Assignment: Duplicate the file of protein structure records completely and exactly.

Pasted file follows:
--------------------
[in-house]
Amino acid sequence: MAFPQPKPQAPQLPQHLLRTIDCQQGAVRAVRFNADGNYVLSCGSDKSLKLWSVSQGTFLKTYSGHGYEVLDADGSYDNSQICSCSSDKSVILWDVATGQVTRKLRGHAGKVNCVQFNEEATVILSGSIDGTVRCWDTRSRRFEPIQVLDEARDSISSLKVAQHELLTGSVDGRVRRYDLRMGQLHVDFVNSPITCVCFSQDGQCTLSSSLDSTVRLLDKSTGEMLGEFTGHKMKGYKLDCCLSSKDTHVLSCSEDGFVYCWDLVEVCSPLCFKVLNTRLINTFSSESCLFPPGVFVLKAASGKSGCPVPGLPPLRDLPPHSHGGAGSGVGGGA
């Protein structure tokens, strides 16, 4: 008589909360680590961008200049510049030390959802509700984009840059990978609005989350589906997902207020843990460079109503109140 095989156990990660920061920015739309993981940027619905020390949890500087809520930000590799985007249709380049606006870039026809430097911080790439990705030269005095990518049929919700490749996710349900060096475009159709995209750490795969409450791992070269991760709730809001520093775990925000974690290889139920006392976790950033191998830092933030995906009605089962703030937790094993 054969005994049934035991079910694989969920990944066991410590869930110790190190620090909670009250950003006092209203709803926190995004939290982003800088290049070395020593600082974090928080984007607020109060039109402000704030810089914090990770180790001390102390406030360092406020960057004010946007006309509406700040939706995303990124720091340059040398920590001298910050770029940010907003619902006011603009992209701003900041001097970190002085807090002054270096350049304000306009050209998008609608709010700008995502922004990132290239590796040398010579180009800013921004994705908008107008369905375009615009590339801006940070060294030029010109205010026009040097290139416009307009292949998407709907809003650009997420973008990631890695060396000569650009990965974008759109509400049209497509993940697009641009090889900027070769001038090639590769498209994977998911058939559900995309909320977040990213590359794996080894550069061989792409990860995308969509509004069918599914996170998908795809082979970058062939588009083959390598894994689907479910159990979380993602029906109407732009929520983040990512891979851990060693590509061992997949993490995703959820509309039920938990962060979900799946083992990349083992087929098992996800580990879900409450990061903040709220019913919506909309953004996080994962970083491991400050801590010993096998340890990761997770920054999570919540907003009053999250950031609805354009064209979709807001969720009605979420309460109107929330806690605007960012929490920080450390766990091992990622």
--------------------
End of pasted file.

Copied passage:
[in-house]
Amino acid sequence: MAFPQPKPQAPQLPQHLLRTIDCQQGAVRAVRFNADGNYVLSCGSDKSLKLWSVSQGTFLKTYSGHGYEVLDADGSYDNSQICSCSSDKSVILWDVATGQVTRKLRGHAGKVNCVQFNEEATVILSGSIDGTVRCWDTRSRRFEPIQVLDEARDSISSLKVAQHELLTGSVDGRVRRYDLRMGQLHVDFVNSPITCVCFSQDGQCTLSSSLDSTVRLLDKSTGEMLGEFTGHKMKGYKLDCCLSSKDTHVLSCSEDGFVYCWDLVEVCSPLCFKVLNTRLINTFSSESCLFPPGVFVLKAASGKSGCPVPGLPPLRDLPPHSHGGAGSGVGGGA
């Protein structure tokens, strides 16, 4: 008589909360680590961008200049510049030390959802509700984009840059990978609005989350589906997902207020843990460079109503109140 095989156990990660920061920015739309993981940027619905020390949890500087809520930000590799985007249709380049606006870039026809430097911080790439990705030269005095990518049929919700490749996710349900060096475009159709995209750490795969409450791992070269991760709730809001520093775990925000974690290889139920006392976790950033191998830092933030995906009605089962703030937790094993 054969005994049934035991079910694989969920990944066991410590869930110790190190620090909670009250950003006092209203709803926190995004939290982003800088290049070395020593600082974090928080984007607020109060039109402000704030810089914090990770180790001390102390406030360092406020960057004010946007006309509406700040939706995303990124720091340059040398920590001298910050770029940010907003619902006011603009992209701003900041001097970190002085807090002054270096350049304000306009050209998008609608709010700008995502922004990132290239590796040398010579180009800013921004994705908008107008369905375009615009590339801006940070060294030029010109205010026009040097290139416009307009292949998407709907809003650009997420973008990631890695060396000569650009990965974008759109509400049209497509993940697009641009090889900027070769001038090639590769498209994977998911058939559900995309909320977040990213590359794996080894550069061989792409990860995308969509509004069918599914996170998908795809082979970058062939588009083959390598894994689907479910159990979380993602029906109407732009929520983040990512891979851990060693590509061992997949993490995703959820509309039920938990962060979900799946083992990349083992087929098992996800580990879900409450990061903040709220019913919506909309953004996080994962970083491991400050801590010993096998340890990761997770920054999570919540907003009053999250950031609805354009064209979709807001969720009605979420309460109107929330806690605007960012929490920080450390766990091992990622």